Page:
- Shortening labor and improving healthy labor for women (raspberry leaves)
- Promoting healthy tissue and blood vessels that improve the look and health of skin and reduce aging
- Oxygenation of muscles and tissue by increasing the formation of red blood vessels
- Adding folate to hair for healthier, shinier look and feel, as well as silicon that thickens hair
- Reduce the occurrence of eczema which can damage skin
Once you’ve identified which type of raspberries are going to grow best in your climate and selected the seeds that will grow in your area, you need to identify a location to plant them. You should choose an area that has both full sun and good air circulation, but it should also be sheltered from possible high winds. Make sure you aren’t within a thousand feet of blackberries or other brambles that could share diseases with raspberries. Soil should be fertile and well drained, and you shouldn’t share with tomatoes, eggplant, potatoes, other berries, peppers, or roses since these can also spread the disease to your raspberries.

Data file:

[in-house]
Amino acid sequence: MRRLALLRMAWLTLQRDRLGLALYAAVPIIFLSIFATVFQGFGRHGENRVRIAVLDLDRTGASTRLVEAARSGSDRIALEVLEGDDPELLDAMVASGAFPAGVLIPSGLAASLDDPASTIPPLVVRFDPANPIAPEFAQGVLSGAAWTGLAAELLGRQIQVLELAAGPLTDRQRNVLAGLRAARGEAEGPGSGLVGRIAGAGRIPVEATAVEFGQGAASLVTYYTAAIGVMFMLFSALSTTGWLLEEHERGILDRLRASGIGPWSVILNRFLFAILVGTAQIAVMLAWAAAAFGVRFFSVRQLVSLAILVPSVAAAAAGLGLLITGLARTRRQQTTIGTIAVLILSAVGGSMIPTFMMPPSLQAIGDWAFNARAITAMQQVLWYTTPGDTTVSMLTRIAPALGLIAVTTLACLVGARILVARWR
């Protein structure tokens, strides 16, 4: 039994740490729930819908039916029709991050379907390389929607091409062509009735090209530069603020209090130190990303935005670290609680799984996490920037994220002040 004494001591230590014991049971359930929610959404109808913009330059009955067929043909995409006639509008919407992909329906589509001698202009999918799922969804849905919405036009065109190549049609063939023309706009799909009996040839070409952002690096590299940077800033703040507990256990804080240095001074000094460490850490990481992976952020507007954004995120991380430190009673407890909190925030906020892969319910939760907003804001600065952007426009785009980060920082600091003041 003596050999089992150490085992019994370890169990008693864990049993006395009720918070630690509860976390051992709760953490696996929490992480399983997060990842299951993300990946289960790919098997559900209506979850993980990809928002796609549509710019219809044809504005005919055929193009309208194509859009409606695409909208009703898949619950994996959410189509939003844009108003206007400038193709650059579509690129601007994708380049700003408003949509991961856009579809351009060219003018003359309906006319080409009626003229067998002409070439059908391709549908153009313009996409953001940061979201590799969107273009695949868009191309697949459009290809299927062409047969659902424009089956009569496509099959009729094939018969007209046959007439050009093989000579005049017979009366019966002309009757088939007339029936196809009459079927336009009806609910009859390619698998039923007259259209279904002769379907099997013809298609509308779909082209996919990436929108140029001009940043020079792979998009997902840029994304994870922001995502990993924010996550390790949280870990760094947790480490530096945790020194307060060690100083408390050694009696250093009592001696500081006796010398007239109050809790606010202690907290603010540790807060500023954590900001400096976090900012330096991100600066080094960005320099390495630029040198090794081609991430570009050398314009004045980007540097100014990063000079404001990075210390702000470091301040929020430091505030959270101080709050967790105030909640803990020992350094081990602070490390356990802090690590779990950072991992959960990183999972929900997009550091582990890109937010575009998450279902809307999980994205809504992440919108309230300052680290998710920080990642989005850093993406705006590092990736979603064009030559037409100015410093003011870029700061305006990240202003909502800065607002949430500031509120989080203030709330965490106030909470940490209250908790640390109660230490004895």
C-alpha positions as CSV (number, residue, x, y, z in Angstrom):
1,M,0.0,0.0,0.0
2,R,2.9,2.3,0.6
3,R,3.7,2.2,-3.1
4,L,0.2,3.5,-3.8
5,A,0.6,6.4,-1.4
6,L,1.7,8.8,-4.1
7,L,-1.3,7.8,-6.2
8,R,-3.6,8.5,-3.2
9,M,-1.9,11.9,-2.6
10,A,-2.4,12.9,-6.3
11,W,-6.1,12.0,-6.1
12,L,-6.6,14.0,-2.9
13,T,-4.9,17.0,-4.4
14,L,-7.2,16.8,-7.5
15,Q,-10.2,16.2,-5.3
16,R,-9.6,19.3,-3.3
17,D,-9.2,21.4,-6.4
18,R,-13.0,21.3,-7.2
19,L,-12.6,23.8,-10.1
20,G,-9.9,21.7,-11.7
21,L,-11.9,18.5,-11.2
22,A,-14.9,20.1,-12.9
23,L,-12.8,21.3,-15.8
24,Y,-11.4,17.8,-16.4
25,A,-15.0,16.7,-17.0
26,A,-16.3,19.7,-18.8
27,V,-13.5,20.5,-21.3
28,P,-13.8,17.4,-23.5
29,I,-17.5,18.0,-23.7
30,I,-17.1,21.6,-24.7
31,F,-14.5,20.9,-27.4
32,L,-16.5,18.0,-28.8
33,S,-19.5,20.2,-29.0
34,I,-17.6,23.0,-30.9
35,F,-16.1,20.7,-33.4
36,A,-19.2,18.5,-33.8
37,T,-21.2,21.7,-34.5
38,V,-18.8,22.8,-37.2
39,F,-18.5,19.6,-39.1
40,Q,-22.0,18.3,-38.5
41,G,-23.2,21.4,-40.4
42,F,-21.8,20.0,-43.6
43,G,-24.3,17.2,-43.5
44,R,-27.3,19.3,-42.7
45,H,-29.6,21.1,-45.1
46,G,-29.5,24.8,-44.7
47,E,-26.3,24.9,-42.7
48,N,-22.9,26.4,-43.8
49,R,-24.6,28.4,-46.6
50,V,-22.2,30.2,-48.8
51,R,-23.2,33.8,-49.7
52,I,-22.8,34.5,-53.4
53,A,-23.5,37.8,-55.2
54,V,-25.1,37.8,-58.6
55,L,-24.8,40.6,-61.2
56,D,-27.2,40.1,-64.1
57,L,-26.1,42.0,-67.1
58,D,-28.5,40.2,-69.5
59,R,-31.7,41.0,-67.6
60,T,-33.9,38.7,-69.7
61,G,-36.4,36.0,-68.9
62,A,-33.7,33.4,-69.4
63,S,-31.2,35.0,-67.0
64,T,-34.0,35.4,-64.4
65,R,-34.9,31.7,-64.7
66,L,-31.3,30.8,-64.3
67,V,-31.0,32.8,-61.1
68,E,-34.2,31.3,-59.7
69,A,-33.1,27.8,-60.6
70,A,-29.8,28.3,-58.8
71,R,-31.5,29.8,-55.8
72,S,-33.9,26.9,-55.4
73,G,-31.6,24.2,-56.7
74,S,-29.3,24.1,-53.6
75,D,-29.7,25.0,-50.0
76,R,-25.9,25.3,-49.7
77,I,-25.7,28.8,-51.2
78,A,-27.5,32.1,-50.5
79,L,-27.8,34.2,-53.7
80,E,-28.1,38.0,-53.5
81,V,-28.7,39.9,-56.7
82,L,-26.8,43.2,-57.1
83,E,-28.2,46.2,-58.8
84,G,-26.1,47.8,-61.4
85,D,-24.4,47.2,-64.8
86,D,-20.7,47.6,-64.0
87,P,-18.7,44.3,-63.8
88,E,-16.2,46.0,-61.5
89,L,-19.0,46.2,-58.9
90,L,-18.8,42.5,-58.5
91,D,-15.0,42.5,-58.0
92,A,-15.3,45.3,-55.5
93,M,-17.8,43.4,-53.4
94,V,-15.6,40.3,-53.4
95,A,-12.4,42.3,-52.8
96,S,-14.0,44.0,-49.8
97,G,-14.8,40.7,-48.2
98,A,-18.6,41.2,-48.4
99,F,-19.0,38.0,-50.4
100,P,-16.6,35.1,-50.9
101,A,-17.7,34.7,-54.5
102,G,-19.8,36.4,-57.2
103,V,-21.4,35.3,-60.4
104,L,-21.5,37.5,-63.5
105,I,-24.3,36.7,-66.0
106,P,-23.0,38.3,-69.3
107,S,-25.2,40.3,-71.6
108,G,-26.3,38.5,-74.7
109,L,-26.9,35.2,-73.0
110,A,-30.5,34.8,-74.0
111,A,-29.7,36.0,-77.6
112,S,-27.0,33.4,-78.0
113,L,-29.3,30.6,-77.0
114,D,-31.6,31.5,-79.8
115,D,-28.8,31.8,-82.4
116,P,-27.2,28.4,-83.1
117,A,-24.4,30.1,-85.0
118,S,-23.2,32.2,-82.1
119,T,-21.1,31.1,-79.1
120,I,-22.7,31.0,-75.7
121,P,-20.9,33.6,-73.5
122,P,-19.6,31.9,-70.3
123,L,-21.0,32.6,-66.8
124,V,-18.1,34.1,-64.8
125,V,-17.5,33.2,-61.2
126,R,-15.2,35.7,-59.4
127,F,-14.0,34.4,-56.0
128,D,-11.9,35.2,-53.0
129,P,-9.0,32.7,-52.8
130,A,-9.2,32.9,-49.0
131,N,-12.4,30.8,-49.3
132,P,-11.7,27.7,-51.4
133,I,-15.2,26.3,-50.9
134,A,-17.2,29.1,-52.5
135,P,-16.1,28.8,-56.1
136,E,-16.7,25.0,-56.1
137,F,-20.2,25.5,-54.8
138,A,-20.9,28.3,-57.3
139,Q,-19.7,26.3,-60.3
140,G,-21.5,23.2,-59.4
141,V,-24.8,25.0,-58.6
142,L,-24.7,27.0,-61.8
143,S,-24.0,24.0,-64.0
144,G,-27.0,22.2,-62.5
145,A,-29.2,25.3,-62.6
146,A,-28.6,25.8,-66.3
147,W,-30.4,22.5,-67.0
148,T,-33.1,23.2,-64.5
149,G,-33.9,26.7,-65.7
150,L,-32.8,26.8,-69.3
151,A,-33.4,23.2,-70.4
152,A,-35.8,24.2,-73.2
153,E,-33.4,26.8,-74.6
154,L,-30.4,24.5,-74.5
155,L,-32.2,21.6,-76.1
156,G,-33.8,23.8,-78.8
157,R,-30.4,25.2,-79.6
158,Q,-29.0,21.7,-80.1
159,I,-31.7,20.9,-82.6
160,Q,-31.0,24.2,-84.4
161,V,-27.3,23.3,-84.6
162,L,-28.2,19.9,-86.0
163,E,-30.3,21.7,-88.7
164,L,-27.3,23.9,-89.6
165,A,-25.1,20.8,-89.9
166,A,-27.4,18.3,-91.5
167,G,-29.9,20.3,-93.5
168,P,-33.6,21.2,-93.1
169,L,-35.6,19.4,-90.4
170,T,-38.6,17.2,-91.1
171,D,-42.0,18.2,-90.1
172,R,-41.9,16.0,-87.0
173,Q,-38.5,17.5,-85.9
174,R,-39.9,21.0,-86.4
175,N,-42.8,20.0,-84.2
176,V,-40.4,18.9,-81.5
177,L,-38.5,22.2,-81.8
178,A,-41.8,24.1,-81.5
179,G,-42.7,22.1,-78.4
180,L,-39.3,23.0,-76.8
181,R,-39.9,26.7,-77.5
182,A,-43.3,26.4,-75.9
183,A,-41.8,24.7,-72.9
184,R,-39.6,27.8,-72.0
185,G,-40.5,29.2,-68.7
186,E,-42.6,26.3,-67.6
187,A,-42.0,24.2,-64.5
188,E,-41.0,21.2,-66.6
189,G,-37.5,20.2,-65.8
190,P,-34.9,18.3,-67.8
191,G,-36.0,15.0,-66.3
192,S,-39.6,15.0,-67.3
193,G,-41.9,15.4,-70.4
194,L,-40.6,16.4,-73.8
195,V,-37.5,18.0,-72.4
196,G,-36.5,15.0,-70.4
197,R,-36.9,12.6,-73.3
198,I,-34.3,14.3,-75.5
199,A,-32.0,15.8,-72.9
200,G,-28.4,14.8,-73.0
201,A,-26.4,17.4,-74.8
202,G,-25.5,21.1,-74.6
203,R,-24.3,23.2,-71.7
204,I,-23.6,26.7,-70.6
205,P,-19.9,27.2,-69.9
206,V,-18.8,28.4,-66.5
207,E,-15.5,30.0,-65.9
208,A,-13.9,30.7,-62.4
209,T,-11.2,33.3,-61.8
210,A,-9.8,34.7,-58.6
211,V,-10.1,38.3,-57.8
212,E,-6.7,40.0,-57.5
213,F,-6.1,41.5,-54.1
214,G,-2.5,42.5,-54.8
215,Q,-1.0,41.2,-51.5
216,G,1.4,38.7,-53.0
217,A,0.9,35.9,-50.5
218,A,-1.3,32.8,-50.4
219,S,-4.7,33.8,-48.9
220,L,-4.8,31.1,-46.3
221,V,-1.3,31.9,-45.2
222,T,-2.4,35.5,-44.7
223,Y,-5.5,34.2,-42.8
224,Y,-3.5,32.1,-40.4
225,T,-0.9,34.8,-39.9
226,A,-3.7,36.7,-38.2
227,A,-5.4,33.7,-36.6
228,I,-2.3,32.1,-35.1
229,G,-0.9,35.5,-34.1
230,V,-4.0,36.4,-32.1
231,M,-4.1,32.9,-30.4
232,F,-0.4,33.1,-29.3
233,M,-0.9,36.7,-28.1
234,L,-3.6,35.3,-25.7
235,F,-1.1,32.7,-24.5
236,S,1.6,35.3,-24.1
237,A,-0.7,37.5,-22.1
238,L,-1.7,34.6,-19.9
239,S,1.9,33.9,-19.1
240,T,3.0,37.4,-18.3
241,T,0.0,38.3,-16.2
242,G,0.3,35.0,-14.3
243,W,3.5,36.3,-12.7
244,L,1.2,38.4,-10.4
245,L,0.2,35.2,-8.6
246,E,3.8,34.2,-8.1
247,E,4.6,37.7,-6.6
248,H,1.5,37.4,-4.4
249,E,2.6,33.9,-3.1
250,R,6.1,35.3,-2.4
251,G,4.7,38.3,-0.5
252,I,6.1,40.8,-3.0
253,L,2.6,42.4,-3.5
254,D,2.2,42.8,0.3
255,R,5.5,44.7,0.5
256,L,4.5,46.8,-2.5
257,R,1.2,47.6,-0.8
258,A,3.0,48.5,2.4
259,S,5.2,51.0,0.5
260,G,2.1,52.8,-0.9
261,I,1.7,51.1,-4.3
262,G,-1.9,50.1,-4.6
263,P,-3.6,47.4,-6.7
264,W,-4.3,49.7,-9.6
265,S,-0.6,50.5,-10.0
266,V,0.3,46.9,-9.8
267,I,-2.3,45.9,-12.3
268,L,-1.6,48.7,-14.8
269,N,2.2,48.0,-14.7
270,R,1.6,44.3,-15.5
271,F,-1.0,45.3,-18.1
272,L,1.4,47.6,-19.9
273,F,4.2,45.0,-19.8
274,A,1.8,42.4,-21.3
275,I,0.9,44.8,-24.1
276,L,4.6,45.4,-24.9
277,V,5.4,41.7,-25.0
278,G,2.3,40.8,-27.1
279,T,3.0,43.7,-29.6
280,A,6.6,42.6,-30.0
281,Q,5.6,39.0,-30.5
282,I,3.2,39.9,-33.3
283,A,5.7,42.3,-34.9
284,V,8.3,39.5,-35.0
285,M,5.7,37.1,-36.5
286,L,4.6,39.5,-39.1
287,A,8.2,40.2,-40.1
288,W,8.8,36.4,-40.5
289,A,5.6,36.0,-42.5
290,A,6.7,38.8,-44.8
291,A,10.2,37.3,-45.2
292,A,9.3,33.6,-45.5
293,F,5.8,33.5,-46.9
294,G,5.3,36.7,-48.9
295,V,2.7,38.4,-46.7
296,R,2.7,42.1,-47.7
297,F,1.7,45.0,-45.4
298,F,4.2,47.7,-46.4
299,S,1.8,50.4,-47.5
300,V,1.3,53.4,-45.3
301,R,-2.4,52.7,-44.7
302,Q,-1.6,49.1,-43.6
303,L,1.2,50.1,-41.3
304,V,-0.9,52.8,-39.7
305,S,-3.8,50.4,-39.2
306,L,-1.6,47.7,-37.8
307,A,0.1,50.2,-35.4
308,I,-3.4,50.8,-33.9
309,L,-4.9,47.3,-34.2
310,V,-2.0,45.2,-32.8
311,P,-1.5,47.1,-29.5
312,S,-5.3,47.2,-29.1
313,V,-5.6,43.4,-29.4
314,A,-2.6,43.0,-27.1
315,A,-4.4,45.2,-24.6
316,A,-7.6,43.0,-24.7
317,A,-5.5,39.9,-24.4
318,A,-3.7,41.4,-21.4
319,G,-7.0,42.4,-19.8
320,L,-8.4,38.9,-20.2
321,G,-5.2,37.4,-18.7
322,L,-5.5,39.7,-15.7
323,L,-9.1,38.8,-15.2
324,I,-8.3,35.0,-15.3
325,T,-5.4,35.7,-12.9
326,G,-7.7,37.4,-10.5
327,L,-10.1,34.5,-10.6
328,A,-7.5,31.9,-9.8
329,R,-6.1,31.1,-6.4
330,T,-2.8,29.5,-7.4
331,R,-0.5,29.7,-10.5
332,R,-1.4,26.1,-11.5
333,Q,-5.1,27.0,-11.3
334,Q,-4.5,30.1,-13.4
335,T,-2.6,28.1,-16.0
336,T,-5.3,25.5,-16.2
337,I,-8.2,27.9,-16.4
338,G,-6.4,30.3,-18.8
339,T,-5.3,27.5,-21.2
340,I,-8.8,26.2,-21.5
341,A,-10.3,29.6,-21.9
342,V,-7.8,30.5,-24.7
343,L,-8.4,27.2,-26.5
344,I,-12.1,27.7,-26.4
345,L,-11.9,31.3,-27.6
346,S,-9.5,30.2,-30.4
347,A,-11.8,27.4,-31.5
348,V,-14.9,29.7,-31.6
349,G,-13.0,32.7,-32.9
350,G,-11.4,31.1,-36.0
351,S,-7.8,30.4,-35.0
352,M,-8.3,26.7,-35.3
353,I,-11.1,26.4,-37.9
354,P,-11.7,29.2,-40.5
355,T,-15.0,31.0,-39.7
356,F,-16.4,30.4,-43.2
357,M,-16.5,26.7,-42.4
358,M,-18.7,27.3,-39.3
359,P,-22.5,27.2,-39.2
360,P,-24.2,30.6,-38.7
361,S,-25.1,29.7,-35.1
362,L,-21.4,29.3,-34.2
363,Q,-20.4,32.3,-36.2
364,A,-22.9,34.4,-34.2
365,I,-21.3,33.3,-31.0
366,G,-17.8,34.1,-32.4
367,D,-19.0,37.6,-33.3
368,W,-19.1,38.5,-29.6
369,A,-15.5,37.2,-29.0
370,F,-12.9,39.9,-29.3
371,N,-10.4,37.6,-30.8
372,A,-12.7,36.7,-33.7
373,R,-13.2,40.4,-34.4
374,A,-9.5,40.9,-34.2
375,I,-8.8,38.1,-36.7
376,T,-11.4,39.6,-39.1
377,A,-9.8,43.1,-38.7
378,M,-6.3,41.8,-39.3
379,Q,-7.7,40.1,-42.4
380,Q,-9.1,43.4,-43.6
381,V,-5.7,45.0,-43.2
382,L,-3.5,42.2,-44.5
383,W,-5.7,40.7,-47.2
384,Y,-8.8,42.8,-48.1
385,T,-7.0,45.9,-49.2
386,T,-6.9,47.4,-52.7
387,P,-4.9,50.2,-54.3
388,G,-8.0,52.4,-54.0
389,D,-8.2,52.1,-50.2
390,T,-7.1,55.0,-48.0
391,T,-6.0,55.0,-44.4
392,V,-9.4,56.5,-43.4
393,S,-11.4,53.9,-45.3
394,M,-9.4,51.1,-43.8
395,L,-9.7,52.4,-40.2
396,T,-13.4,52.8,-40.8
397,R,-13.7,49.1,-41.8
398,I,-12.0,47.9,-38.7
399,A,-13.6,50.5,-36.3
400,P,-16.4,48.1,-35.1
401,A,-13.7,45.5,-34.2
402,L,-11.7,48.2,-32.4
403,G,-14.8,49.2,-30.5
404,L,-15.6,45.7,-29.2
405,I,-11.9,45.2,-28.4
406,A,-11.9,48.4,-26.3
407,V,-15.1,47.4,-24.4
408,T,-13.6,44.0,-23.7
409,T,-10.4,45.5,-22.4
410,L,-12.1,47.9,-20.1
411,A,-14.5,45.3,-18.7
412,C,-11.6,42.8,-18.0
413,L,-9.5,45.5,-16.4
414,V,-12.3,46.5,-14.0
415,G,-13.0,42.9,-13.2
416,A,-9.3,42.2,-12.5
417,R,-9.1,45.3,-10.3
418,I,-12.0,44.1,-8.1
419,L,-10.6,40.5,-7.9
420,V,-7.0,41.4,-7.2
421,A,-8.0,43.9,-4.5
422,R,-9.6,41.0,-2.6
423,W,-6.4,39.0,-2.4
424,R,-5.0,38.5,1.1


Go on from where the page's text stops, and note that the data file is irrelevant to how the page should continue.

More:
For red and yellow raspberries, seeds should be planted two feet apart, allowing them room to grow and fill in over the next two years. Black and purple raspberries need even more room, so plant them three feet apart. Rows can be narrow, with 6 to 24 inches between them. This gives plenty of space for the canes to grow and sunlight to be absorbed.
In summer, keep the soil evenly moist but well-drained, and use mulch to discourage the growth of weeds in the berry patches. In late winter, you should use compost and a layer of balanced organic fertilizer to infuse your berry patch with nutrients, so you get the most fruit during the growing season.
You can propagate your raspberries with cuttings but be sure they are healthy before you start cutting. If you are unsure, purchase new seedlings or seeds that are certified to be disease free so that you can guarantee you aren’t spreading the disease further into your berry patch once you transfer them from in a pot.
You should prune your raspberry bushes regularly since this promotes healthy growth and increases the output of fruit. Each type of raspberry has a different need.